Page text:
Welt: Before I got there Mark Woodcock, another filmmaker working with Leacock-Pennebaker, was helping Norman to synch the Wild 90 rushes. It was around this time that everyone in the offices took off for San Francisco to make a film on the Monterey Pop Festival. Mark helped Norman synch the footage and I seem to remember there already being a very rough assemblage of the takes Norman wanted to use. Over the next several months, Norman and I worked to clean up the rough cut.

Chaiken: Not having any formal training, how were Norman’s instincts as an editor?

Welt: From the outset he was highly capable of transferring his sense of editing the written word over to film. It really wasn’t all that difficult for him and came somewhat naturally as I think it does for most people who’ve grown up watching movies. Just by watching films, almost by osmosis, you arrive at some basic notion of the rhythm and language of film editing. On Wild 90, unlike the films that followed, I was essentially an extra pair of hands. He would come into Pennebaker’s studio and review the material on the Steenbeck. He would make decisions on what to cut and would leave me detailed notes. I’d take over from there and implement whatever it was he wanted. It was all pretty straightforward. Wild 90 was shot in real time, so that dictated the order of events. Also, there was only one camera, so whatever footage Norman ended up with was what we had to work with. Unlike the other films, just in terms of shots, there weren’t a huge amount of options. It was cut, more or less, slate to slate based on the rolls Norman liked best.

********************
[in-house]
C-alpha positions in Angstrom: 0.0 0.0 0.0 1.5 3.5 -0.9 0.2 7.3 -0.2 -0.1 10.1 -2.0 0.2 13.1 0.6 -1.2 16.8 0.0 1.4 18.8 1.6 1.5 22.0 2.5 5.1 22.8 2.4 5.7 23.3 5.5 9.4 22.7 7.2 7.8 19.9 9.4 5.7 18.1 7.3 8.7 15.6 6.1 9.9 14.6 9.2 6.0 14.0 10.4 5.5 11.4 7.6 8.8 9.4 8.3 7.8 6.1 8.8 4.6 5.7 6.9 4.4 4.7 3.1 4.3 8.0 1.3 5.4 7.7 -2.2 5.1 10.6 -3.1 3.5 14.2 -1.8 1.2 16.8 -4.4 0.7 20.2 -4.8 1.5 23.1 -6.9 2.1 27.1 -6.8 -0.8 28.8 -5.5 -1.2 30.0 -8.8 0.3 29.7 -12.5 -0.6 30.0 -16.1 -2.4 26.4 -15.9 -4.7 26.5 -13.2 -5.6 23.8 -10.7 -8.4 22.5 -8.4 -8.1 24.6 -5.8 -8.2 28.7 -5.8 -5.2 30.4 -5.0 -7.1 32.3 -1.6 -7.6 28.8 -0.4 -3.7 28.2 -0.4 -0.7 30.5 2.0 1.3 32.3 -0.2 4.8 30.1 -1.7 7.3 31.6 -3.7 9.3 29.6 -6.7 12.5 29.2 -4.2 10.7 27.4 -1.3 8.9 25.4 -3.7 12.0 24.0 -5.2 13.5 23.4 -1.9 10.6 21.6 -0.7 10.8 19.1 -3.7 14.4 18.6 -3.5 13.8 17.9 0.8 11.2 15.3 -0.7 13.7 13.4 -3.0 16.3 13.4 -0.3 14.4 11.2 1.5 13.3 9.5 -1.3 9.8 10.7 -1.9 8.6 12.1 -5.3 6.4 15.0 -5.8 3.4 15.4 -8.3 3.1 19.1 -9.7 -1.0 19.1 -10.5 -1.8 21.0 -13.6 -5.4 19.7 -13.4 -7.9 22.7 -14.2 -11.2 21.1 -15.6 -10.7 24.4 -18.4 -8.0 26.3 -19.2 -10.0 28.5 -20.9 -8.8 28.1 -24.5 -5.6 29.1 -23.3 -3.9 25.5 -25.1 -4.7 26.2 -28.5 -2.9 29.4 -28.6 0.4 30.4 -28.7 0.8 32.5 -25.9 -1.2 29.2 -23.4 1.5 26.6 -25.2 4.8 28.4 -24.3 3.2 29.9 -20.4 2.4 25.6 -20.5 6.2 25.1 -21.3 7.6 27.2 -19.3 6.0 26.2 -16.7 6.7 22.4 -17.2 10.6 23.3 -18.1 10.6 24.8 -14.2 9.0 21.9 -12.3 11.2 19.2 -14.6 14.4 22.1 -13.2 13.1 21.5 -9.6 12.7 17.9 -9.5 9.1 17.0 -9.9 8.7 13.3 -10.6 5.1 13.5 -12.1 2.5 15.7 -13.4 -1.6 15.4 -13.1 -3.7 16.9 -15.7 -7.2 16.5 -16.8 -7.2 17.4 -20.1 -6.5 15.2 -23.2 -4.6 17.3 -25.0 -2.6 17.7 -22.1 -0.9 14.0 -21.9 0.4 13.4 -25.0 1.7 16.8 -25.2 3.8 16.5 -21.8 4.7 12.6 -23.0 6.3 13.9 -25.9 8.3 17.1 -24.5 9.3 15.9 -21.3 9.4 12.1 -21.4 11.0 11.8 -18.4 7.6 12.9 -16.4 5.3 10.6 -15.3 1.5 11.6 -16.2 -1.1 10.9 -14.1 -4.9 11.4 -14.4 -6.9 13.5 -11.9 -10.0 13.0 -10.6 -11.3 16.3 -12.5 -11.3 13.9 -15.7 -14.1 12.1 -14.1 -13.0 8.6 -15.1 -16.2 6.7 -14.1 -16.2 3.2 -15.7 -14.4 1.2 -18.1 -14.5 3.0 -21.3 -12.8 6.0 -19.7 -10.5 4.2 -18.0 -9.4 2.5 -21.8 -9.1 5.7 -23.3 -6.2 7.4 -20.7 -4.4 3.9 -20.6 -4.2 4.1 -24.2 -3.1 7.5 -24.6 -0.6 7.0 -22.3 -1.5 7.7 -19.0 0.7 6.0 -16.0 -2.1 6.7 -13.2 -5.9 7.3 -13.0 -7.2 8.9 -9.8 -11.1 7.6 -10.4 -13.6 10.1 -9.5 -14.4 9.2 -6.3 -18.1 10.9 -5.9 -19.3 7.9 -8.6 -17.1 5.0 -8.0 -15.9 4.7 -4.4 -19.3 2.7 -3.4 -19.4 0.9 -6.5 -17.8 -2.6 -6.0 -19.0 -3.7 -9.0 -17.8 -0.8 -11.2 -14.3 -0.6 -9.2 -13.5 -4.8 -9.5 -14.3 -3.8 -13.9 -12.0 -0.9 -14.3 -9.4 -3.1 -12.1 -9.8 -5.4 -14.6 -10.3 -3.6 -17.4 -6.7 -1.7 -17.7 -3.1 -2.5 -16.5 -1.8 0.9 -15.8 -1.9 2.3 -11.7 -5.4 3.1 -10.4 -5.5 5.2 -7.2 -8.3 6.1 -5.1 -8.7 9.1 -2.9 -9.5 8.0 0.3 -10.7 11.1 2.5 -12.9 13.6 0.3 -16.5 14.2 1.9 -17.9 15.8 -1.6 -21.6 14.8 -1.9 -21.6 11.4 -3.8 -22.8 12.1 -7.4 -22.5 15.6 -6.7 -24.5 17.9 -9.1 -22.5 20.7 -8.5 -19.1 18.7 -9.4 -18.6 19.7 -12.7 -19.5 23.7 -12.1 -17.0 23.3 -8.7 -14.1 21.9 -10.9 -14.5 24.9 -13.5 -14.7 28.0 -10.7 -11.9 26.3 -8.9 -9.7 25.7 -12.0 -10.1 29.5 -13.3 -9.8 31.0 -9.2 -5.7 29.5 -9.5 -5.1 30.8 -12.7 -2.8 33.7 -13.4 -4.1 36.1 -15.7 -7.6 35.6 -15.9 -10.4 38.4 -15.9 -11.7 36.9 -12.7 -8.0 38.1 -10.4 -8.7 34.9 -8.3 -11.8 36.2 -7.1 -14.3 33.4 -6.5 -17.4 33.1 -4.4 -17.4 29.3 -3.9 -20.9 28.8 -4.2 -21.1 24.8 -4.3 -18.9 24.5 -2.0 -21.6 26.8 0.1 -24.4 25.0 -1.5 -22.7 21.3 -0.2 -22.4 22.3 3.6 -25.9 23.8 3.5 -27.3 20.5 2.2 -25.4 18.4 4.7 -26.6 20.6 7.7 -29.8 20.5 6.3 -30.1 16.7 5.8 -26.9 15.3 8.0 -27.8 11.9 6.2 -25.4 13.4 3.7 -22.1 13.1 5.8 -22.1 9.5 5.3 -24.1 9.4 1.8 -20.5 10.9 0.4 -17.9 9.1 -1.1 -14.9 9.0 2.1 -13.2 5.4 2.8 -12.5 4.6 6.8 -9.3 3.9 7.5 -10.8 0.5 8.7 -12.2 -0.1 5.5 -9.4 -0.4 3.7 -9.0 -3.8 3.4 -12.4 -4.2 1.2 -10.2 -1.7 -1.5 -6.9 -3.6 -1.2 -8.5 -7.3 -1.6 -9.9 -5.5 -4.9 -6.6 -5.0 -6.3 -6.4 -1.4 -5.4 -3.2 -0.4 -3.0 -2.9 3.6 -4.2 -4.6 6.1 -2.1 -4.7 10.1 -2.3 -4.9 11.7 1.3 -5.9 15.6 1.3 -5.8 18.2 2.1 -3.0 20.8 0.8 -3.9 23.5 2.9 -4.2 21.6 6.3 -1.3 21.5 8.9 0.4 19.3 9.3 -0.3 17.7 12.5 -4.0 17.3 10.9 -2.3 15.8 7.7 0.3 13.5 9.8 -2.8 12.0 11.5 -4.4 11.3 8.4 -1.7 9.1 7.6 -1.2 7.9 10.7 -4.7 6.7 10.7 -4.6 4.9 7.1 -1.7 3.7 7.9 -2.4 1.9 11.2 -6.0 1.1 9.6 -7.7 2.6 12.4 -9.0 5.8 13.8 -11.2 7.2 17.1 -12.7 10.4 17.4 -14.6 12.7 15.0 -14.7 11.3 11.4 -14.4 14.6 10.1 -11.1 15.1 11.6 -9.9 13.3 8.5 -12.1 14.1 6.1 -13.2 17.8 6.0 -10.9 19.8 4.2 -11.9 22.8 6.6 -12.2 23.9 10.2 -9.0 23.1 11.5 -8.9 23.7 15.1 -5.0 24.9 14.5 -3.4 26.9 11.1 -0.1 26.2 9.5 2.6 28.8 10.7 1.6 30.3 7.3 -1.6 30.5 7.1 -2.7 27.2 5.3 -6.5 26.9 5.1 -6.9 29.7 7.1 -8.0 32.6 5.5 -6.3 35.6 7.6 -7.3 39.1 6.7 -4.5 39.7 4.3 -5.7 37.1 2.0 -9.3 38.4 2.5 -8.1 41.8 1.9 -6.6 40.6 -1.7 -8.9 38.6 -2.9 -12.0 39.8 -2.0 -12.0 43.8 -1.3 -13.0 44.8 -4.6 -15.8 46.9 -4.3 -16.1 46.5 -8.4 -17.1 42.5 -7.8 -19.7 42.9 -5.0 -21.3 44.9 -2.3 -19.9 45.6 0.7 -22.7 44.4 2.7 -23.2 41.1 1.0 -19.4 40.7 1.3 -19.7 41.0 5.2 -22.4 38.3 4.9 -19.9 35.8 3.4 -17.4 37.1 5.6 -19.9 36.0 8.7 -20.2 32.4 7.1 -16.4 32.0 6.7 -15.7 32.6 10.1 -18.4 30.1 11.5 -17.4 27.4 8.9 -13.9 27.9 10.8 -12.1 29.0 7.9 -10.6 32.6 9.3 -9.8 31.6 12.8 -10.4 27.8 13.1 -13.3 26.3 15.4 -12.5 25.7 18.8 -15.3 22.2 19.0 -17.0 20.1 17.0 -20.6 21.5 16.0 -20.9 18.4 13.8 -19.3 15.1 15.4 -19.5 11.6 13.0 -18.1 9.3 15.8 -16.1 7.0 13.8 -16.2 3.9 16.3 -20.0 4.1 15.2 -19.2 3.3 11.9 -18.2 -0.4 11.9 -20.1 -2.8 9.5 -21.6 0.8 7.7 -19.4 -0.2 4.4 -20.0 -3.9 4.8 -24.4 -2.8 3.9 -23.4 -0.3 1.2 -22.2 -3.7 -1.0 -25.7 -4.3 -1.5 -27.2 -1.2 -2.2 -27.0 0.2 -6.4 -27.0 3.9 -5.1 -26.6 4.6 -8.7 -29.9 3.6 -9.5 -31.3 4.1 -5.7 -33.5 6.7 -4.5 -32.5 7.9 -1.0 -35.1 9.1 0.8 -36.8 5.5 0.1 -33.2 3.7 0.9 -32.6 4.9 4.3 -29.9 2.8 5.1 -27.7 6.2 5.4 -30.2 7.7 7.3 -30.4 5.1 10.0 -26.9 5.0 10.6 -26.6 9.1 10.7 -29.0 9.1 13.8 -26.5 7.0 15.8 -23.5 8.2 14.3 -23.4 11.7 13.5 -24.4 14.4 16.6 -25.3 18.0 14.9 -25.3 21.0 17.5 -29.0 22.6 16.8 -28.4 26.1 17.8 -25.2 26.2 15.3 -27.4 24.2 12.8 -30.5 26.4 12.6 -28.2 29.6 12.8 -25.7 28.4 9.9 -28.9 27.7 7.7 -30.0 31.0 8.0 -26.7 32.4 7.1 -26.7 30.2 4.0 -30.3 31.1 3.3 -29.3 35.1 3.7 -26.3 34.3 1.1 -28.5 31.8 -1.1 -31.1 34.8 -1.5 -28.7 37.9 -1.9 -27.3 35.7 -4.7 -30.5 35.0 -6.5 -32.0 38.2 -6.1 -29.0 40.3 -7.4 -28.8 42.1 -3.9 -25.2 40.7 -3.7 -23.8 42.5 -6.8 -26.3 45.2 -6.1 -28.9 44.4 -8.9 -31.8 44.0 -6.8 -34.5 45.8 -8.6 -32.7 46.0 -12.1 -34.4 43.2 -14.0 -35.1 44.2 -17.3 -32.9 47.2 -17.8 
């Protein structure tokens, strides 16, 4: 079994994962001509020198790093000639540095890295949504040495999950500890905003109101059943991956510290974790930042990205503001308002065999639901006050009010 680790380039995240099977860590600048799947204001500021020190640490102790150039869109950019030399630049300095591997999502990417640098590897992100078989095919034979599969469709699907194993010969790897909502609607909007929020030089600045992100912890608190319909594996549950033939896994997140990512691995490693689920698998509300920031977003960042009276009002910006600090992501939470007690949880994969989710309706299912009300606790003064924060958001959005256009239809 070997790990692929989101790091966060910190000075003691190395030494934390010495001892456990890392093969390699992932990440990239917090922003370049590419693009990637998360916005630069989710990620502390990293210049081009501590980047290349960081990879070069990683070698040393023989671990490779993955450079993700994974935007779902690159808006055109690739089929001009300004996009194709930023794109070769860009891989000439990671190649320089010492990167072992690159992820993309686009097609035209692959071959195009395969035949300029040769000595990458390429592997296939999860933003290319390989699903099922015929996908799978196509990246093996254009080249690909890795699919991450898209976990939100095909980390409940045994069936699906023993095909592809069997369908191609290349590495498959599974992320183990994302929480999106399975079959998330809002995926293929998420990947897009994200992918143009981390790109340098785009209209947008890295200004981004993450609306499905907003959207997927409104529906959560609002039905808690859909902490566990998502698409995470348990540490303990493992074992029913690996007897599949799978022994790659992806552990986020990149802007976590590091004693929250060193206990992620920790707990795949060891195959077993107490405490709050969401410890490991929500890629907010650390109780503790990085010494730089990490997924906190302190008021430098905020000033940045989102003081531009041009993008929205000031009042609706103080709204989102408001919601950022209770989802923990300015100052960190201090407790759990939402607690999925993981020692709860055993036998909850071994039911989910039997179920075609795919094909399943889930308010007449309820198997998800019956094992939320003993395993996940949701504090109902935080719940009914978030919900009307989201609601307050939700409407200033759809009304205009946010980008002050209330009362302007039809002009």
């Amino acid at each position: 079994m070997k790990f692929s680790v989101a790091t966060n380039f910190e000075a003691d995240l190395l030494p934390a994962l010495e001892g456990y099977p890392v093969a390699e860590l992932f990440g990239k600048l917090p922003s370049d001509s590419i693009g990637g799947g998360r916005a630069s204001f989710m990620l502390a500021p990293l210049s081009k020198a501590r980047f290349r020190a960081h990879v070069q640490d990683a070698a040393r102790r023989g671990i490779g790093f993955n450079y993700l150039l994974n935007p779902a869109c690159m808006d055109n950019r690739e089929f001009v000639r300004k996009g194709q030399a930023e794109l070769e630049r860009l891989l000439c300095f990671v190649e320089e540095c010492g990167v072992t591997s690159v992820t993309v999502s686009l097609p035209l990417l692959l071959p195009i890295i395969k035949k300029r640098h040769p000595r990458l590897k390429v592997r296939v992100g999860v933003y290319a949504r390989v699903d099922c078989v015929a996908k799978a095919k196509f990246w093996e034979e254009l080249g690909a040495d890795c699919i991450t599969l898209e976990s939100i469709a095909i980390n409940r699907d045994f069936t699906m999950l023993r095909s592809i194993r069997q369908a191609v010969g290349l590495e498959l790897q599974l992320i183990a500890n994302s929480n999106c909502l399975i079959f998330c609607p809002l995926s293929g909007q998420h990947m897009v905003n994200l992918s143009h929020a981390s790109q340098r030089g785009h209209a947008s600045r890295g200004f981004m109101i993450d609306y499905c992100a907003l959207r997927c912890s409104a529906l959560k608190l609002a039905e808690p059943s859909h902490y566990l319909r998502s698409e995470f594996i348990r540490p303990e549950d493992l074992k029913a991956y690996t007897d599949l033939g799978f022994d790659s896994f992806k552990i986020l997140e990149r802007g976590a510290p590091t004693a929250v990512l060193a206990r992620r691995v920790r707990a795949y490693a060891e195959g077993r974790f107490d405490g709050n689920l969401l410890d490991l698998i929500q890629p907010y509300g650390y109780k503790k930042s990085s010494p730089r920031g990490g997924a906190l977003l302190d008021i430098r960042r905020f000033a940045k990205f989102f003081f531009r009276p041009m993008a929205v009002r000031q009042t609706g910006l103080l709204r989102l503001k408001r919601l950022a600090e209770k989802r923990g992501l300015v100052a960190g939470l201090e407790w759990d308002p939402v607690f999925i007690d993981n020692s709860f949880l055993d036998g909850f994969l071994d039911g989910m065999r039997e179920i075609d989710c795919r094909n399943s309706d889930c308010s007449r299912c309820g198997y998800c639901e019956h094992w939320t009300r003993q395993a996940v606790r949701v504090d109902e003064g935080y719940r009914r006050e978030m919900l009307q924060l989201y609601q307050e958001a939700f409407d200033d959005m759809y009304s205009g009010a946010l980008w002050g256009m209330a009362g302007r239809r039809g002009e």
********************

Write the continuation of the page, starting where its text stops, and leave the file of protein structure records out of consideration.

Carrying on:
Chaiken: Was Norman a patient supervising editor? What was the dynamic like that developed between the two of you? Michael Chaiken { 509 Welt: Needless to say, Norman was an extraordinarily complex guy. Enormously warm hearted and loyal, though I would sometimes see him fly into a rage with people he felt were insulting to him. I remember watching David McMulllin, a Wall St. guy who ran Leacock-Pennebaker Films, once trying to negotiate a deal with him. They got into this argument, over what I don’t remember exactly, but it got more and more vituperative until finally Norman went into this ferocious Texas drawl that so startled David that the negotiation immediately went in Norman’s favor. Almost instantly, he could become this whole other person entirely. In terms of our relationship, I honored him, he honored me and we always got along ... unless there was a major fuck up of some sort. Don’t forget Norman produced these films with his own money, so any fuck up was going to be a costly one. But, in the years we worked together, things rarely ever went in that direction.

Chaiken: Wild 90 is notorious for its muffled sound. Unless you are in a closed setting and can hear what’s being said, it can make for a distressing viewing experience. What happened?